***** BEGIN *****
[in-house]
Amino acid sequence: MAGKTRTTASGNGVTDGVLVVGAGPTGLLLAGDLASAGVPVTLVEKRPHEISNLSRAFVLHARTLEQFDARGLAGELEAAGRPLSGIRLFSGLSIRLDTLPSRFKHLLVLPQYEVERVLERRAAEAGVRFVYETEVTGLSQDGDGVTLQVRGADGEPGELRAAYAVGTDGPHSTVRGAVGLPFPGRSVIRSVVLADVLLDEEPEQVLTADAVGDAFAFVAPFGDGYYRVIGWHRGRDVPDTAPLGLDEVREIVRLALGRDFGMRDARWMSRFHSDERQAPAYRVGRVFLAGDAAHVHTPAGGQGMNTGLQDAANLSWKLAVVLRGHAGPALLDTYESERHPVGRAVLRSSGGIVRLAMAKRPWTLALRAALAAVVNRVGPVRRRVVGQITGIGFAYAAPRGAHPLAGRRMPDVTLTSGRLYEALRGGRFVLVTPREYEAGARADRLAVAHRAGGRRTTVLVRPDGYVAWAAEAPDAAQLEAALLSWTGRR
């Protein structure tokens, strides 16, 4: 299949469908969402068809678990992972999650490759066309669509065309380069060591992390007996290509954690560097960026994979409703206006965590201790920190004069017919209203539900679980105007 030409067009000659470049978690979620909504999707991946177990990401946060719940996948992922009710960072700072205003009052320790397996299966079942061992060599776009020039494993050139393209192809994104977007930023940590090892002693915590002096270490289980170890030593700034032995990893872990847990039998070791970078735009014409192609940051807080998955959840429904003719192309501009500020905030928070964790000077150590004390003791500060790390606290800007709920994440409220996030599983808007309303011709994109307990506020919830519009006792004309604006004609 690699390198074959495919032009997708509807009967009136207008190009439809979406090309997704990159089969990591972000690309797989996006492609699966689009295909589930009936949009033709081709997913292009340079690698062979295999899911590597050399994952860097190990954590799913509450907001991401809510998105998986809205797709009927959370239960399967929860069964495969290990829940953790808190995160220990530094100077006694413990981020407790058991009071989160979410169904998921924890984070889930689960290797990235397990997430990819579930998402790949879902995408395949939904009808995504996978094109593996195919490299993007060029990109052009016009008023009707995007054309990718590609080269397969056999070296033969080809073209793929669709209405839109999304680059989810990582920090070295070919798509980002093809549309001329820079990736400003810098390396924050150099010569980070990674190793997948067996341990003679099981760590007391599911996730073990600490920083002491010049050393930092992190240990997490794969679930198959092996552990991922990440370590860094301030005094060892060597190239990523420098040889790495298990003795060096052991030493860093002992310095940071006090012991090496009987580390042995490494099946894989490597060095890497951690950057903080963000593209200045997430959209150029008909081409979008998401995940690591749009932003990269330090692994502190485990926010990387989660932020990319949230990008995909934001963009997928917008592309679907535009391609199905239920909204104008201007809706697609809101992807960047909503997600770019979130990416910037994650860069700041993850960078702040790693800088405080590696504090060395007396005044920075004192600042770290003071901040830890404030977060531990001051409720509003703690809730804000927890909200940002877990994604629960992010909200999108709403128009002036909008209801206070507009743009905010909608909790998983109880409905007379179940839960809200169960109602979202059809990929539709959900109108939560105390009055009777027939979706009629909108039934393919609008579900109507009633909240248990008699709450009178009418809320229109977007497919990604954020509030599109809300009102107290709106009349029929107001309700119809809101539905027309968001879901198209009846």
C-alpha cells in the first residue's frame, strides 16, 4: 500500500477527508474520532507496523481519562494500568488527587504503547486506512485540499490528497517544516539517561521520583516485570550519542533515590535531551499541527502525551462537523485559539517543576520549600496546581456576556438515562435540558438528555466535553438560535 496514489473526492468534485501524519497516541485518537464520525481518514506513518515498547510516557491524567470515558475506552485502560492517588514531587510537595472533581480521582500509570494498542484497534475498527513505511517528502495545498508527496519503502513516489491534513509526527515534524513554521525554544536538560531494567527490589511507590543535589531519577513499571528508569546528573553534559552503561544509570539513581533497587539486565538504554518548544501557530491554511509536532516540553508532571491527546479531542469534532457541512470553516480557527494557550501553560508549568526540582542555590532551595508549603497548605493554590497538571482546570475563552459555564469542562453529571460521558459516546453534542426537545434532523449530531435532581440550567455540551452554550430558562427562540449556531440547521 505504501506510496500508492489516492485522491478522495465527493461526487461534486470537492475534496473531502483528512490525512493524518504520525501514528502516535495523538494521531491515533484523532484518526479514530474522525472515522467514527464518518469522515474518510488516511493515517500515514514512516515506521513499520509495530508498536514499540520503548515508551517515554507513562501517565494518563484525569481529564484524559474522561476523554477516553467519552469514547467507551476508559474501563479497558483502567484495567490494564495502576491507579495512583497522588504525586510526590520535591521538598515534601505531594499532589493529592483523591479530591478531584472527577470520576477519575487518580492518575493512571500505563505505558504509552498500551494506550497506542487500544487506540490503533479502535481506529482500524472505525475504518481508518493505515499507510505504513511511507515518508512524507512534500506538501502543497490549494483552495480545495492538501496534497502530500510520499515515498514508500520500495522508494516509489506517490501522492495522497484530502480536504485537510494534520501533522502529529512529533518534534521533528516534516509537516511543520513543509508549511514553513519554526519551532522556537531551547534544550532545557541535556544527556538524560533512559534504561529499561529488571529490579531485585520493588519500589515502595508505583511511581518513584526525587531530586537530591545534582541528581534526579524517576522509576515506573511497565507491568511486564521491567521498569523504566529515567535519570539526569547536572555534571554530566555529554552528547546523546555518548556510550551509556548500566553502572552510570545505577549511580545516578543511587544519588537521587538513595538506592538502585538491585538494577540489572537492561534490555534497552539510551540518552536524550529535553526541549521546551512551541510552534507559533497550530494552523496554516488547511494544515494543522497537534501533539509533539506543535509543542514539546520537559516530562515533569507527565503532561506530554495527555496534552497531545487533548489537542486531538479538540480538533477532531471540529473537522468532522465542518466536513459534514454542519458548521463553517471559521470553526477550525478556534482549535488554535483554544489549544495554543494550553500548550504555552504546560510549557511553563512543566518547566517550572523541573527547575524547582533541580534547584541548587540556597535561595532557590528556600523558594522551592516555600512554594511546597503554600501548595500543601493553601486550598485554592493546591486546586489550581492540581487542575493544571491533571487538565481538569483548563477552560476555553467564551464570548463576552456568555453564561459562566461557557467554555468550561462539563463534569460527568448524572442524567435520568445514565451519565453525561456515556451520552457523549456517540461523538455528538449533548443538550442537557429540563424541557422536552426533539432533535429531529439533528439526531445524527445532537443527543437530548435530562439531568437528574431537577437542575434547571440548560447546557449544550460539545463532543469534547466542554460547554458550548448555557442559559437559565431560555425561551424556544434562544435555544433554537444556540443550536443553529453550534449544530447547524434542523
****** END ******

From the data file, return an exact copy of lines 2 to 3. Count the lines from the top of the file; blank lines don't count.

Amino acid sequence: MAGKTRTTASGNGVTDGVLVVGAGPTGLLLAGDLASAGVPVTLVEKRPHEISNLSRAFVLHARTLEQFDARGLAGELEAAGRPLSGIRLFSGLSIRLDTLPSRFKHLLVLPQYEVERVLERRAAEAGVRFVYETEVTGLSQDGDGVTLQVRGADGEPGELRAAYAVGTDGPHSTVRGAVGLPFPGRSVIRSVVLADVLLDEEPEQVLTADAVGDAFAFVAPFGDGYYRVIGWHRGRDVPDTAPLGLDEVREIVRLALGRDFGMRDARWMSRFHSDERQAPAYRVGRVFLAGDAAHVHTPAGGQGMNTGLQDAANLSWKLAVVLRGHAGPALLDTYESERHPVGRAVLRSSGGIVRLAMAKRPWTLALRAALAAVVNRVGPVRRRVVGQITGIGFAYAAPRGAHPLAGRRMPDVTLTSGRLYEALRGGRFVLVTPREYEAGARADRLAVAHRAGGRRTTVLVRPDGYVAWAAEAPDAAQLEAALLSWTGRR
């Protein structure tokens, strides 16, 4: 299949469908969402068809678990992972999650490759066309669509065309380069060591992390007996290509954690560097960026994979409703206006965590201790920190004069017919209203539900679980105007 030409067009000659470049978690979620909504999707991946177990990401946060719940996948992922009710960072700072205003009052320790397996299966079942061992060599776009020039494993050139393209192809994104977007930023940590090892002693915590002096270490289980170890030593700034032995990893872990847990039998070791970078735009014409192609940051807080998955959840429904003719192309501009500020905030928070964790000077150590004390003791500060790390606290800007709920994440409220996030599983808007309303011709994109307990506020919830519009006792004309604006004609 690699390198074959495919032009997708509807009967009136207008190009439809979406090309997704990159089969990591972000690309797989996006492609699966689009295909589930009936949009033709081709997913292009340079690698062979295999899911590597050399994952860097190990954590799913509450907001991401809510998105998986809205797709009927959370239960399967929860069964495969290990829940953790808190995160220990530094100077006694413990981020407790058991009071989160979410169904998921924890984070889930689960290797990235397990997430990819579930998402790949879902995408395949939904009808995504996978094109593996195919490299993007060029990109052009016009008023009707995007054309990718590609080269397969056999070296033969080809073209793929669709209405839109999304680059989810990582920090070295070919798509980002093809549309001329820079990736400003810098390396924050150099010569980070990674190793997948067996341990003679099981760590007391599911996730073990600490920083002491010049050393930092992190240990997490794969679930198959092996552990991922990440370590860094301030005094060892060597190239990523420098040889790495298990003795060096052991030493860093002992310095940071006090012991090496009987580390042995490494099946894989490597060095890497951690950057903080963000593209200045997430959209150029008909081409979008998401995940690591749009932003990269330090692994502190485990926010990387989660932020990319949230990008995909934001963009997928917008592309679907535009391609199905239920909204104008201007809706697609809101992807960047909503997600770019979130990416910037994650860069700041993850960078702040790693800088405080590696504090060395007396005044920075004192600042770290003071901040830890404030977060531990001051409720509003703690809730804000927890909200940002877990994604629960992010909200999108709403128009002036909008209801206070507009743009905010909608909790998983109880409905007379179940839960809200169960109602979202059809990929539709959900109108939560105390009055009777027939979706009629909108039934393919609008579900109507009633909240248990008699709450009178009418809320229109977007497919990604954020509030599109809300009102107290709106009349029929107001309700119809809101539905027309968001879901198209009846």